PloS one

Aldolase B knockdown prevents high glucose-induced methylglyoxal overproduction and cellular dysfunction in endothelial cells.

PMID 22911800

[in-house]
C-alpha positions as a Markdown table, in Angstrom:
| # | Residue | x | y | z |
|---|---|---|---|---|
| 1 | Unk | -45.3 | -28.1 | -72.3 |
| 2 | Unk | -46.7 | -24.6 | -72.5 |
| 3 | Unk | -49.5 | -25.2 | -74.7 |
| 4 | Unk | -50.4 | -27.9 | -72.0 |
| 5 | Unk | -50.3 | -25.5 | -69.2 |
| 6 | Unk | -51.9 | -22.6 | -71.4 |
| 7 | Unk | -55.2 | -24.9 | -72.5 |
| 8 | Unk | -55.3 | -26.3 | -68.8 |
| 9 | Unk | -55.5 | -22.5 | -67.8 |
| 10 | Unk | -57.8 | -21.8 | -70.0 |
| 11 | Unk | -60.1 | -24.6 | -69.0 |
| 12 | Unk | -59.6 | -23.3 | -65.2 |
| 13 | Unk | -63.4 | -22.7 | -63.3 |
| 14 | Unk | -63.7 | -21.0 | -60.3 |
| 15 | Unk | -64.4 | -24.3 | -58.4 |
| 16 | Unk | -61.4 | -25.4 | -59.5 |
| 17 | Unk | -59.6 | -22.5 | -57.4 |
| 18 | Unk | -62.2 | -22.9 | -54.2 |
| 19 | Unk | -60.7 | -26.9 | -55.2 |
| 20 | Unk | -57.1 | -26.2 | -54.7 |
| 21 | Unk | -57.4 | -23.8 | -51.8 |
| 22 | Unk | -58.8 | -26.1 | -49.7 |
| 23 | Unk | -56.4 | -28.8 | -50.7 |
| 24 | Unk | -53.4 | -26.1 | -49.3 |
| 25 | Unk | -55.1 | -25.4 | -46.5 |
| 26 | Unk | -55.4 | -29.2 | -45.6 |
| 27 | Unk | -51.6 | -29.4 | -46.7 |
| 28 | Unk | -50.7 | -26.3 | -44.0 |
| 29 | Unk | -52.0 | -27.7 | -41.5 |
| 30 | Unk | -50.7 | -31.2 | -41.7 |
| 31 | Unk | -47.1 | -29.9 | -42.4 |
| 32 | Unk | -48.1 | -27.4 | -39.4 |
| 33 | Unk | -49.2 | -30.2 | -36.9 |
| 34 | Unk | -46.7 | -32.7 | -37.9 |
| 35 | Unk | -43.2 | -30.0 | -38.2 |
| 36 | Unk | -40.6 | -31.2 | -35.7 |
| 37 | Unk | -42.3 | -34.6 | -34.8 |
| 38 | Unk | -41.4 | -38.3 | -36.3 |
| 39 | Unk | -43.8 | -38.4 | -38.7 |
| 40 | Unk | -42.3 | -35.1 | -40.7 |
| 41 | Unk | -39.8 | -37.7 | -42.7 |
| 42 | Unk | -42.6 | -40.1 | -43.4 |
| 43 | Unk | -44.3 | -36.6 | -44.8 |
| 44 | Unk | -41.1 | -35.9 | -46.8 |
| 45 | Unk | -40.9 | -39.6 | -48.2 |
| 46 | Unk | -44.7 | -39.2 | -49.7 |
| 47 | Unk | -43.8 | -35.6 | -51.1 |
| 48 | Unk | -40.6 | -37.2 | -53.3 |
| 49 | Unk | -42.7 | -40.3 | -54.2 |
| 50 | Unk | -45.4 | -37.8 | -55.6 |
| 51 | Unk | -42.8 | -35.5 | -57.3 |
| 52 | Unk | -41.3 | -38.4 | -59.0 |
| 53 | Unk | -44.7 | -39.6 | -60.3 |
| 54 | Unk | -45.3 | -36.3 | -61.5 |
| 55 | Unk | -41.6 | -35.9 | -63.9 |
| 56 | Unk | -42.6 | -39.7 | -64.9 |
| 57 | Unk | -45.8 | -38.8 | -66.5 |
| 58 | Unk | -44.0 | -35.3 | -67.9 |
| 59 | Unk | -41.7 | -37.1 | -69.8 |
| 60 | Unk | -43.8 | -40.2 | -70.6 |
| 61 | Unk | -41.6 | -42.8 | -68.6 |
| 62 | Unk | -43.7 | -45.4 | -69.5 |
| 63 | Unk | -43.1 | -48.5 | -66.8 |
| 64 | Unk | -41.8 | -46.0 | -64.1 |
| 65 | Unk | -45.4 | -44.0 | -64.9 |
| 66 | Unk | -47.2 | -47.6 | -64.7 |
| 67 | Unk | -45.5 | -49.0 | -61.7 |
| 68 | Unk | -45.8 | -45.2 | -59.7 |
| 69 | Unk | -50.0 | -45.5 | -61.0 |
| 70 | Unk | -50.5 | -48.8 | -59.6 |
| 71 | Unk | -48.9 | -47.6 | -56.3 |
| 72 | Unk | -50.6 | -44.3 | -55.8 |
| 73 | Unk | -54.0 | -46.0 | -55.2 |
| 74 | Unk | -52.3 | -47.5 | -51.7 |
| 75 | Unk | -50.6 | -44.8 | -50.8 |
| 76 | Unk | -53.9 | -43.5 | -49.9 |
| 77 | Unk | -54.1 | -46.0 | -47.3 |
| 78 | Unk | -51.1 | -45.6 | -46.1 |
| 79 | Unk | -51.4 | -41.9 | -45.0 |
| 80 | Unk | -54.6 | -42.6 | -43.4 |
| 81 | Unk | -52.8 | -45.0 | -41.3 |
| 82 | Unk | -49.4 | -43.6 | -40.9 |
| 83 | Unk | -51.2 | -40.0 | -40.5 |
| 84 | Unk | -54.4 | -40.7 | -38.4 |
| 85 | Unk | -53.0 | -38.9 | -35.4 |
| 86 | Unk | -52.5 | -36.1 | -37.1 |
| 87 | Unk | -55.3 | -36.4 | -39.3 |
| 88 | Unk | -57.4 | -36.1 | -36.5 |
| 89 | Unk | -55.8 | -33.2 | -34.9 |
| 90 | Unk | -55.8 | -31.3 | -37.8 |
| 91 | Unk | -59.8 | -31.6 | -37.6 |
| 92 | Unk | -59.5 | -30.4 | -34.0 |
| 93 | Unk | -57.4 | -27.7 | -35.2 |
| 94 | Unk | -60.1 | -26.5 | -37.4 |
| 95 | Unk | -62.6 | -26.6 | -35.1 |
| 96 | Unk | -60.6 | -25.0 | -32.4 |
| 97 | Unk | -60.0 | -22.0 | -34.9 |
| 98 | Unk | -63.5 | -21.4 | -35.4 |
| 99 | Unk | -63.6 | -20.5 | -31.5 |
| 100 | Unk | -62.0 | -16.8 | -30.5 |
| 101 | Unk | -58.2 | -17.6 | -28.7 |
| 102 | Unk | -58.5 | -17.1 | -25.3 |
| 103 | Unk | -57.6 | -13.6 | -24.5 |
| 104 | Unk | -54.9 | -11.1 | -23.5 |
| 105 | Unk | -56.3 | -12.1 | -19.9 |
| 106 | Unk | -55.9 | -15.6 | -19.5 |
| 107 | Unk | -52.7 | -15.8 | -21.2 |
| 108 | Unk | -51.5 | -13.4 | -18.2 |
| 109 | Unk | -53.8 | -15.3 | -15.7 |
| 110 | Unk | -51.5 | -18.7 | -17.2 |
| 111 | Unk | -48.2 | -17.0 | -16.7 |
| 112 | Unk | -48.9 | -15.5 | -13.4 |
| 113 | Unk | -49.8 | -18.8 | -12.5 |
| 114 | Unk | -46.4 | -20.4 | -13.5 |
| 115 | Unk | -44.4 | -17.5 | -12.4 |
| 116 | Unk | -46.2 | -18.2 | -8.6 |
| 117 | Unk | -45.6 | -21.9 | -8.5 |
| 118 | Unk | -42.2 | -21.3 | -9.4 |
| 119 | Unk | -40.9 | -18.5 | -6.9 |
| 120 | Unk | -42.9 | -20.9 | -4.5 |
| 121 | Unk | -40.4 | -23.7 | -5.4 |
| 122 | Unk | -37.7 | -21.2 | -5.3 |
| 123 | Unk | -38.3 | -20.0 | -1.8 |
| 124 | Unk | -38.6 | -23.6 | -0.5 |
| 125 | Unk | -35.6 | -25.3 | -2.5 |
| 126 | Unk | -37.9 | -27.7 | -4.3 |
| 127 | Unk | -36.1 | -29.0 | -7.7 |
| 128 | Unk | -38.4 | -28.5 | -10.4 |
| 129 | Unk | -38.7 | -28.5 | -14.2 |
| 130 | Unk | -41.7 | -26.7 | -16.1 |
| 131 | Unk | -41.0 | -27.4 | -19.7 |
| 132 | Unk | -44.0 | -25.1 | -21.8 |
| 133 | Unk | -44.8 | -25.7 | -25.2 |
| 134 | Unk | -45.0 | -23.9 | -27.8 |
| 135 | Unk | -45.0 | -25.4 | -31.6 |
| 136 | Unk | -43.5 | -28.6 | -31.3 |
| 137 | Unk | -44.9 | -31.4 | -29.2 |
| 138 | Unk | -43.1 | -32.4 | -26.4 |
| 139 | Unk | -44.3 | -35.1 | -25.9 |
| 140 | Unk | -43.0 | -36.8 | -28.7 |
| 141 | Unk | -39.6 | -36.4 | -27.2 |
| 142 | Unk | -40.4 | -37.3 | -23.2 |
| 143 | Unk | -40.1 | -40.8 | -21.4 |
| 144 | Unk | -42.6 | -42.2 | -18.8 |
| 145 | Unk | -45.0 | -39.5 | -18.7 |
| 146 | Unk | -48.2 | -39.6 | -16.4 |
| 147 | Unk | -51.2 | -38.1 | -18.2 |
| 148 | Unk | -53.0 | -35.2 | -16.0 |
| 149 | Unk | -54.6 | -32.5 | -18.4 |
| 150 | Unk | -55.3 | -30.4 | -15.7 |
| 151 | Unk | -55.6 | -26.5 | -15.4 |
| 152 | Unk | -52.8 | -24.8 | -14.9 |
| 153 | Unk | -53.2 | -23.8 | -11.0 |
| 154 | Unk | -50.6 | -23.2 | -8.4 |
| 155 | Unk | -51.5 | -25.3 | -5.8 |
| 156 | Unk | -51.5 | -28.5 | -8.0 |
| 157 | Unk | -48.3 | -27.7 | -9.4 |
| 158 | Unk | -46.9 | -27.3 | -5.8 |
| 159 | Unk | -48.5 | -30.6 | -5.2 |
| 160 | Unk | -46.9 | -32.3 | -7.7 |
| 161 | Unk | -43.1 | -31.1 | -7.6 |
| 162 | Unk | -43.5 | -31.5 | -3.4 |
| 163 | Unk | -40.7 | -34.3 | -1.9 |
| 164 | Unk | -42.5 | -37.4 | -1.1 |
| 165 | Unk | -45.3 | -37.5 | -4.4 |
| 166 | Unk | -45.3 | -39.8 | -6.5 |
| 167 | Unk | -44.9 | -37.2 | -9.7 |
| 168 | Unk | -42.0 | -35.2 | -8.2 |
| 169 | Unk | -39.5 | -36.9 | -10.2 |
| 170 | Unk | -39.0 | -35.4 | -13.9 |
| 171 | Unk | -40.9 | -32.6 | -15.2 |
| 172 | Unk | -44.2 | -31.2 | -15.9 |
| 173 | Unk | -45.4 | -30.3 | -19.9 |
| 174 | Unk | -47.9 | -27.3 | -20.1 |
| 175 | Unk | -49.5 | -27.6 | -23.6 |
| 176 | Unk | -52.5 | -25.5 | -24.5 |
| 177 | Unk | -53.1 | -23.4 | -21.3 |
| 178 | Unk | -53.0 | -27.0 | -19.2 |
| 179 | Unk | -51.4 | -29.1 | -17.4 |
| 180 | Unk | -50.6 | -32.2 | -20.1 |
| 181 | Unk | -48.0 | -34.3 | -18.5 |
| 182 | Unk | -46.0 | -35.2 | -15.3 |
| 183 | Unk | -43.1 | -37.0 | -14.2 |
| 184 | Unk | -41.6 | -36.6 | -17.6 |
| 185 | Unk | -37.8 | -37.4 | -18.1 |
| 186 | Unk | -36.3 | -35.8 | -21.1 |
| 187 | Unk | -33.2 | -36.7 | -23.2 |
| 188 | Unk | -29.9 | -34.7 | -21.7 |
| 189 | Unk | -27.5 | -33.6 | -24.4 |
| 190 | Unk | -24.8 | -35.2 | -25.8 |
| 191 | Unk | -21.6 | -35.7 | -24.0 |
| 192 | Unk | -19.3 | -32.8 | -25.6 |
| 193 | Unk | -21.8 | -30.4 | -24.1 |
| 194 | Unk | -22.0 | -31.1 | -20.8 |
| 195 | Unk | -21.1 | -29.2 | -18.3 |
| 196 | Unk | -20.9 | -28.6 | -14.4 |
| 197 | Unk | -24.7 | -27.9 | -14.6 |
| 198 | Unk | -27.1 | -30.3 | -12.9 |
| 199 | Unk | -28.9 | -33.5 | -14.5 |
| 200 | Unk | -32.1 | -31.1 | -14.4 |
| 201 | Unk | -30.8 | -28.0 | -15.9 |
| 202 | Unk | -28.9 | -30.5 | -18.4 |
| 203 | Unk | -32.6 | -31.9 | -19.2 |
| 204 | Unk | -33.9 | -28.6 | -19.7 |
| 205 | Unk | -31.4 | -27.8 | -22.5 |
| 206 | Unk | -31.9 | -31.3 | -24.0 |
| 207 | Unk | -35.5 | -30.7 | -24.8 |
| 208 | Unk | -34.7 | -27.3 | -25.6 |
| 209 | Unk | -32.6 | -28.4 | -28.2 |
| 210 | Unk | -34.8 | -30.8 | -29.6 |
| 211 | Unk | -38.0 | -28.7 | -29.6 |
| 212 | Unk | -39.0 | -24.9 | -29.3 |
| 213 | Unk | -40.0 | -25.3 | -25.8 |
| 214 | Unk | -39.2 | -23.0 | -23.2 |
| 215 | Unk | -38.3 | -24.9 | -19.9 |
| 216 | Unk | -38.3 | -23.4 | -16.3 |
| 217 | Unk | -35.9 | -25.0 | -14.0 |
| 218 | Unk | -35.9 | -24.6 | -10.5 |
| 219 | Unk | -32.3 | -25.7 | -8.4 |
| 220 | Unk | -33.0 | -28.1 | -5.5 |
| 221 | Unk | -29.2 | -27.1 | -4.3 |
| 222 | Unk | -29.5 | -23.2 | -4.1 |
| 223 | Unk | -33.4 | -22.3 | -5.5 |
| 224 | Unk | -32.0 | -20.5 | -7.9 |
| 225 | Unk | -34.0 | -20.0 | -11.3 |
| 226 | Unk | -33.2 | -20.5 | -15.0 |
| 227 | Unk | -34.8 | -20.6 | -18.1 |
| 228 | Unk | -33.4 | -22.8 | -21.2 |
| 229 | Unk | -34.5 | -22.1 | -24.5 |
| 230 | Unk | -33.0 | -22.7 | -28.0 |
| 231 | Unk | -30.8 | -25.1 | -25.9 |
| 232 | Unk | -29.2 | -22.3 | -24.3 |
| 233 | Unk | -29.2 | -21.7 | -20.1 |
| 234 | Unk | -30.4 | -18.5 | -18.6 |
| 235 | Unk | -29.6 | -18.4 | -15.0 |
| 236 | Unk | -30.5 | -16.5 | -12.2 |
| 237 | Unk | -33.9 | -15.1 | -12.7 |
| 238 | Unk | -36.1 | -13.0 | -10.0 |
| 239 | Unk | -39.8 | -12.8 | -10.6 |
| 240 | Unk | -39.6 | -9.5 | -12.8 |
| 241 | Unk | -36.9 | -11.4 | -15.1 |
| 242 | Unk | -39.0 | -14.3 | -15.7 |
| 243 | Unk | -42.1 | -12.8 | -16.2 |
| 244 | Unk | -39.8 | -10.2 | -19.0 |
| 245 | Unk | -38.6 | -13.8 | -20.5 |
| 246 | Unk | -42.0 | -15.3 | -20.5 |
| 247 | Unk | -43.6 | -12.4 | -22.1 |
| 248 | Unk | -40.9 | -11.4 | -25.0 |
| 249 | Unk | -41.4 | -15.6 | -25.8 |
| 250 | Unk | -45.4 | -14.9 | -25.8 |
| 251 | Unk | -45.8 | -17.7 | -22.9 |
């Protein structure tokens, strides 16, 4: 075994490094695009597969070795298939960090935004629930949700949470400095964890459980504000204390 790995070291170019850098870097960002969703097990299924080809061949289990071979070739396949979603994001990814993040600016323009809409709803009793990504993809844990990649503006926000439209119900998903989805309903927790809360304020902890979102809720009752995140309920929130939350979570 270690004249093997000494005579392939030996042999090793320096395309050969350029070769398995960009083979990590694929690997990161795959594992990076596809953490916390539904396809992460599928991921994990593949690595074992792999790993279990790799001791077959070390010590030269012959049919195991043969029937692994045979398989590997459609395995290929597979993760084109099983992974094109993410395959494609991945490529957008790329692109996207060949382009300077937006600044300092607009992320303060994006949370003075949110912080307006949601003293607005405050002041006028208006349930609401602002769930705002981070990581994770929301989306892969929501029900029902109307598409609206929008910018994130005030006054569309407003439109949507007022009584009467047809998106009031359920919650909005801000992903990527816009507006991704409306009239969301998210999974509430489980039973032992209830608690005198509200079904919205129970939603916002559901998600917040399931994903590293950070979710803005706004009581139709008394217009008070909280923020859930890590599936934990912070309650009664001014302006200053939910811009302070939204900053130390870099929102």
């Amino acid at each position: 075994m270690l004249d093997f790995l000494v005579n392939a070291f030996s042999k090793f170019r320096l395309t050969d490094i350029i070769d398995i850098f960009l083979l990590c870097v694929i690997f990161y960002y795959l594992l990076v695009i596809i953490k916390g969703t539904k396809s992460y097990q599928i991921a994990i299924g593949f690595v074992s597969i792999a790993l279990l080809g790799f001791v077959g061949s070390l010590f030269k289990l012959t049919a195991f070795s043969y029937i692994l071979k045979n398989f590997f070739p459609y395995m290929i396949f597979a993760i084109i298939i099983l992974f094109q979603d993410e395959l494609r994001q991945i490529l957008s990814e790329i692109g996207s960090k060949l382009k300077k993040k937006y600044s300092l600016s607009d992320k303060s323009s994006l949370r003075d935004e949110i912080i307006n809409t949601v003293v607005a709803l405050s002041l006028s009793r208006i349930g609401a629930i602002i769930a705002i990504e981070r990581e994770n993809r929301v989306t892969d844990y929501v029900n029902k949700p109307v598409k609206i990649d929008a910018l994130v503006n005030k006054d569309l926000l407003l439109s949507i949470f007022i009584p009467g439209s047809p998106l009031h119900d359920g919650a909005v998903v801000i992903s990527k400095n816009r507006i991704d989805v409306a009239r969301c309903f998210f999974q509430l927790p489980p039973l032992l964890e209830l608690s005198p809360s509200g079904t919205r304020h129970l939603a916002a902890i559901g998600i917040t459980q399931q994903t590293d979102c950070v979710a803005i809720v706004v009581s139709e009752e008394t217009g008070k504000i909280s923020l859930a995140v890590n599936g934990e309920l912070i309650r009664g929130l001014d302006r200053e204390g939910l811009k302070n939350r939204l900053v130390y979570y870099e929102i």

We used cultured endothelial cells as a model to examine whether up-regulation of aldolase B and enhanced methylglyoxal (MG) formation play an important role in high glucose-induced overproduction of advanced glycosylation endproducts (AGEs), oxidative stress and cellular dysfunction. High glucose (25 mM) incubation up-regulated mRNA levels of aldose reductase (an enzyme converting glucose to fructose) and aldolase B (a key enzyme that catalyzes MG formation from fructose) and enhanced MG formation in human umbilical vein endothelial cells (HUVECs) and HUVEC-derived EA. hy926 cells. High glucose-increased MG production in EA. hy926 cells was completely prevented by siRNA knockdown of aldolase B, but unaffected by siRNA knockdown of aldolase A, an enzyme responsible for MG formation during glycolysis. In addition, inhibition of cytochrome P450 2E1 or semicarbazide-sensitive amine oxidase which produces MG during the metabolism of lipid and proteins, respectively, did not alter MG production. Both high glucose (25 mM) and MG (30, 100 µM) increased the formation of N(ε)-carboxyethyl-lysine (CEL, a MG-induced AGE), oxidative stress (determined by the generation of oxidized DCF, H(2)O(2), protein carbonyls and 8-oxo-dG), O-GlcNAc modification (product of the hexosamine pathway), membrane protein kinase C activity and nuclear translocation of NF-κB in EA. hy926 cells. However, the above metabolic and signaling alterations induced by high glucose were completely prevented by knockdown of aldolase B and partially by application of aminoguanidine (a MG scavenger) or alagebrium (an AGEs breaker). In conclusion, efficient inhibition of aldolase B can prevent high glucose-induced overproduction of MG and related cellular dysfunction in endothelial cells.